Moth traps are used to get rid of moths. There are different types of moth traps, including pheromone, suppression, and all-purpose traps, which work on most of the species commonly found in foodstuffs. Pantry moths infest dry goods in a store or warehouse and then spread into other foods inside a cupboard or pantry. They are the most common type of indoor moth infestation, and are also called Indian meal moths, grain moths and flour moths.
A pheromone moth trap makes use of natural attractants instead of toxic chemicals that should not be used around food. These traps make use of the natural scents that female moths use to lure in the males. When the moth investigates, it is trapped on a sticky pad and cannot free itself. The entire moth trap can be thrown away when full or when its effectiveness has waned, usually within a few months. This type of trap is the least expensive, but takes longer to work.
A suppression moth trap also uses chemical attractants and lures in both the male and the female moth. Since both are caught, the entire reproductive cycle is thus interrupted. This trap works a bit faster than the plain pheromone trap. Different species may not react to all pheromones, but the traps usually target the most common ones.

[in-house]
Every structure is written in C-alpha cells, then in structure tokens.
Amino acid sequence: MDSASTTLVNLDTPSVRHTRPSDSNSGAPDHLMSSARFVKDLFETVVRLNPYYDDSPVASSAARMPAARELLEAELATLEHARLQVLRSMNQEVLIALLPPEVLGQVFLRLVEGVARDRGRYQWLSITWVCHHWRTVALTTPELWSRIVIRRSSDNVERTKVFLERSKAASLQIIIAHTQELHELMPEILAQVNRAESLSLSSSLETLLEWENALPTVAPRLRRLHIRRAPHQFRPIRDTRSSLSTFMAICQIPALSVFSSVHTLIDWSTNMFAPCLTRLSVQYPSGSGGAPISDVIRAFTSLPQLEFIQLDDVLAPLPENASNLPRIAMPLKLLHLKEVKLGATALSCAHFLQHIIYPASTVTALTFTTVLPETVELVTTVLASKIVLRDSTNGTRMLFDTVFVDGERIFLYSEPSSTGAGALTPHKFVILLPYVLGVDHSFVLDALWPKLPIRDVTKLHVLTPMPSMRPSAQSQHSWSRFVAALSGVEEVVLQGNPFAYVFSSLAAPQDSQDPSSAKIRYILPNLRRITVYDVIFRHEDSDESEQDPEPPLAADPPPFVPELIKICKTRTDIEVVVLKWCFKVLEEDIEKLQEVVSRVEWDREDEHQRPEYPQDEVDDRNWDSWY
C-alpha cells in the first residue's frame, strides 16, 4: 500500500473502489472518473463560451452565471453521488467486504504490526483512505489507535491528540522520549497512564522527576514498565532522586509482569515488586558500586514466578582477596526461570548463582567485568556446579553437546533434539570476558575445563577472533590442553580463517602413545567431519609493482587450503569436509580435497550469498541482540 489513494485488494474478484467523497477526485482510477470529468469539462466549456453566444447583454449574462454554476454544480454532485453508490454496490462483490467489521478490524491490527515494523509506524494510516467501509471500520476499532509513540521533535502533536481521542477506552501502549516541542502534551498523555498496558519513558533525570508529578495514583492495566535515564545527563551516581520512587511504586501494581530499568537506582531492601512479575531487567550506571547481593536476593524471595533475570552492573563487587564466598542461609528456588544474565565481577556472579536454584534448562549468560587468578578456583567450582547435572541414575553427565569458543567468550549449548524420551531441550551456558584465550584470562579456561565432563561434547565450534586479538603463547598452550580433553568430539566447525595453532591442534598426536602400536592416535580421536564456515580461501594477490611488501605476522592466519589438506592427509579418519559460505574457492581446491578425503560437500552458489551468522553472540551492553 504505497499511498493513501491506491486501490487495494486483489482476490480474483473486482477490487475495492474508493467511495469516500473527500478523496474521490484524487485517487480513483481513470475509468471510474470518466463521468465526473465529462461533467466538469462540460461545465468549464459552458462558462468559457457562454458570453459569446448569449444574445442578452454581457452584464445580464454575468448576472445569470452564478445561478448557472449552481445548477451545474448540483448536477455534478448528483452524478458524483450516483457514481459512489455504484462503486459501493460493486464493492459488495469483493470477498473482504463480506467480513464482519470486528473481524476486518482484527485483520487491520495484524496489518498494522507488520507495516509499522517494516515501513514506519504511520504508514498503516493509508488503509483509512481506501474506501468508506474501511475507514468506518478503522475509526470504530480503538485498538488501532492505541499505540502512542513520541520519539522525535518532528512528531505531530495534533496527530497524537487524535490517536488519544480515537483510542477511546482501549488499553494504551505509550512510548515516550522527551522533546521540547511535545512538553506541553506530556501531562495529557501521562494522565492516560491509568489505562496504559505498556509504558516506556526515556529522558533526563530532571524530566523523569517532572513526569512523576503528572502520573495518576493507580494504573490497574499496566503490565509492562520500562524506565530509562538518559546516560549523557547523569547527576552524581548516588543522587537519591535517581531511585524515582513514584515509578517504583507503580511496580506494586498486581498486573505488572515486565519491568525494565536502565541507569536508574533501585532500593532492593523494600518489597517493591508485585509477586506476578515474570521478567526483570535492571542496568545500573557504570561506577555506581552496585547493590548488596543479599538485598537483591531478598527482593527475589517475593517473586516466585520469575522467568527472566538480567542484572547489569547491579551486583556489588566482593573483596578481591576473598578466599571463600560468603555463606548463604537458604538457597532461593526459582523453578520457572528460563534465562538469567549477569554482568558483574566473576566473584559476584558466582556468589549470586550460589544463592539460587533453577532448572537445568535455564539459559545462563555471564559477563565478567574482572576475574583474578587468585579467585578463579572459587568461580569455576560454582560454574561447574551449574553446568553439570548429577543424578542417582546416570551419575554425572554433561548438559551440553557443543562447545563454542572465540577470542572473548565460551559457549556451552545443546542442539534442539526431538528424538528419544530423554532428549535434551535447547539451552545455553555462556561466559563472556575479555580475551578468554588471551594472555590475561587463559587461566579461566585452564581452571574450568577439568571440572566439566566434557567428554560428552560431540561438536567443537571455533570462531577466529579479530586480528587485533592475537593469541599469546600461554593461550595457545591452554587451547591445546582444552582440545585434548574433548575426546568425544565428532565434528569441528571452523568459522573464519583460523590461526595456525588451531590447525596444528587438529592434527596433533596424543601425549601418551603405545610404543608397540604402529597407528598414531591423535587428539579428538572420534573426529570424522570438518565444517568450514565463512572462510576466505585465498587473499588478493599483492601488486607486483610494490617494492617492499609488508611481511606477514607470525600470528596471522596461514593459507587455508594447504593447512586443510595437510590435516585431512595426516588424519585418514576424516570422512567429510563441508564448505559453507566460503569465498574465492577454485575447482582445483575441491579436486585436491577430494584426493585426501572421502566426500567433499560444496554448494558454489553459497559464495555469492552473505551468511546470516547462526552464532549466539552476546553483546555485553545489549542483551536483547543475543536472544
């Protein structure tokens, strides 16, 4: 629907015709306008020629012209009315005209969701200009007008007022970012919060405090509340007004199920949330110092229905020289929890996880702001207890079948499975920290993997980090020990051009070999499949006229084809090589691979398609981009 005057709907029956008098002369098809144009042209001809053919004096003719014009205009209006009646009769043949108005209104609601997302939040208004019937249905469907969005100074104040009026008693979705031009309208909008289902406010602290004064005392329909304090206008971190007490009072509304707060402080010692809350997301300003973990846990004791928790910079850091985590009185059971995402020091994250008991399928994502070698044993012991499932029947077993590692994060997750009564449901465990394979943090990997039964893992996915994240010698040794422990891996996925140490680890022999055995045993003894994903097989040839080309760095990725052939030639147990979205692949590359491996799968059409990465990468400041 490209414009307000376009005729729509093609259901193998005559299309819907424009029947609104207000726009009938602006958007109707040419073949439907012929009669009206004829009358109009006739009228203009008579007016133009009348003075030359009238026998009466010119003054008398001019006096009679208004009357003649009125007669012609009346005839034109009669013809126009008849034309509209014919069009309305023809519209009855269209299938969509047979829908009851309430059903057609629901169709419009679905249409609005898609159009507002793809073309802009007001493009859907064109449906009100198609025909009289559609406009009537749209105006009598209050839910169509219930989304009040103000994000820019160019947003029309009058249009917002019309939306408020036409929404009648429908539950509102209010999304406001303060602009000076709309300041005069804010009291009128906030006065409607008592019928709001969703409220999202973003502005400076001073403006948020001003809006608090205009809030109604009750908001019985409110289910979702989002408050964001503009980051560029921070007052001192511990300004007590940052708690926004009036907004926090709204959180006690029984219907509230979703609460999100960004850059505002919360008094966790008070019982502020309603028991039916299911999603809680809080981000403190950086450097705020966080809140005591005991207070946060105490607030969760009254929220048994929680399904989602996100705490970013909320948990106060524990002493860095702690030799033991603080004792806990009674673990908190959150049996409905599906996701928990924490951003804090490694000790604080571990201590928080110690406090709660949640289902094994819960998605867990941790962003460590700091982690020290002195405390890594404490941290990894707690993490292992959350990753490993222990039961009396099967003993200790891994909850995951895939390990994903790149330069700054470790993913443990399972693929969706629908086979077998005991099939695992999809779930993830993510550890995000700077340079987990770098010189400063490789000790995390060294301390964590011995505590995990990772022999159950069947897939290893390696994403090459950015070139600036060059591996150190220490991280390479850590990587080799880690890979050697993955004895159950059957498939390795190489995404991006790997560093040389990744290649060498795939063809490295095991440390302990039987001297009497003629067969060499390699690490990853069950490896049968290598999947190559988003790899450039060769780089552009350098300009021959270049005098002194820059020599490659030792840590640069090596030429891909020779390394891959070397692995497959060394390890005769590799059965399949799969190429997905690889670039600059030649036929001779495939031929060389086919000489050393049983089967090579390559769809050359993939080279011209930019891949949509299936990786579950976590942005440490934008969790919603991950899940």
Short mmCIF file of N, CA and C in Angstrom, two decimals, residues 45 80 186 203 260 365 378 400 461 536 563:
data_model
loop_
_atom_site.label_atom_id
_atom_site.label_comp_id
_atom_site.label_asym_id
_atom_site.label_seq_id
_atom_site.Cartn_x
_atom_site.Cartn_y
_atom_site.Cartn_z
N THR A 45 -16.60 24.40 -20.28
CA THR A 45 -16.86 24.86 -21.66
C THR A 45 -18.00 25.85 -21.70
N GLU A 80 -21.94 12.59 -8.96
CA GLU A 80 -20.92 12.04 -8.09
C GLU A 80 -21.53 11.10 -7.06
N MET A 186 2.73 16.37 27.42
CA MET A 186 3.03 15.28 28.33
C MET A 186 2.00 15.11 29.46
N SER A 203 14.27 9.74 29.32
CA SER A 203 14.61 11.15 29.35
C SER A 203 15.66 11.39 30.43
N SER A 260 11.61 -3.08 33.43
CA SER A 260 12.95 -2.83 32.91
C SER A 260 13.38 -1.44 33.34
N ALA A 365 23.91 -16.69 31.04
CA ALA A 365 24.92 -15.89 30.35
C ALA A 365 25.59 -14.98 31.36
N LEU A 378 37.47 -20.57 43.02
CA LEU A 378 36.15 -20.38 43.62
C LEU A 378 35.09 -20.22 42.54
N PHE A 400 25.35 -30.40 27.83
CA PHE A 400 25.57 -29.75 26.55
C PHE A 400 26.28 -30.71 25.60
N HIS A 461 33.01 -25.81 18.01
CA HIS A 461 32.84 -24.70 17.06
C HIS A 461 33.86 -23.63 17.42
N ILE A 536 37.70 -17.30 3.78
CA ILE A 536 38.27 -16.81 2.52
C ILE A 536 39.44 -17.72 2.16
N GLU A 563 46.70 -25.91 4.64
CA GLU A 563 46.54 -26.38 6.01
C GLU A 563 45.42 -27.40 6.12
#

Another kind of moth trap is the all-purpose trap. It also catches boll weevils and beetles which commonly infest food. The all-purpose trap contains both male and female attractants and a food substance to entice the moths to stay. The ingredients are inside a plastic disc with holes so the moths or weevils can crawl inside.
With no dangerous pesticides, these traps can be safely used around food preparation areas. The glue board type of moth trap sometimes has a sticky back so it can be mounted to the inside of a cabinet door or cupboard. A homemade moth trap can be fashioned from boric acid and cornmeal mixed into a paste. The boric acid trap should be kept away from food, children, and pets.
Preventing moths from entering the home is the best control of all. Regular vacuuming can pick up any eggs or larvae that may have found their way into carpets. Cardboard boxes, paper boxes, or bags, even with a plastic liner, will not keep the moths out of food. Airtight plastic containers, canisters, or jars work, as will putting items like flour in the freezer. In addition to a moth trap, any infested materials need to be thrown out and their storage areas cleaned thoroughly to keep the moths from returning.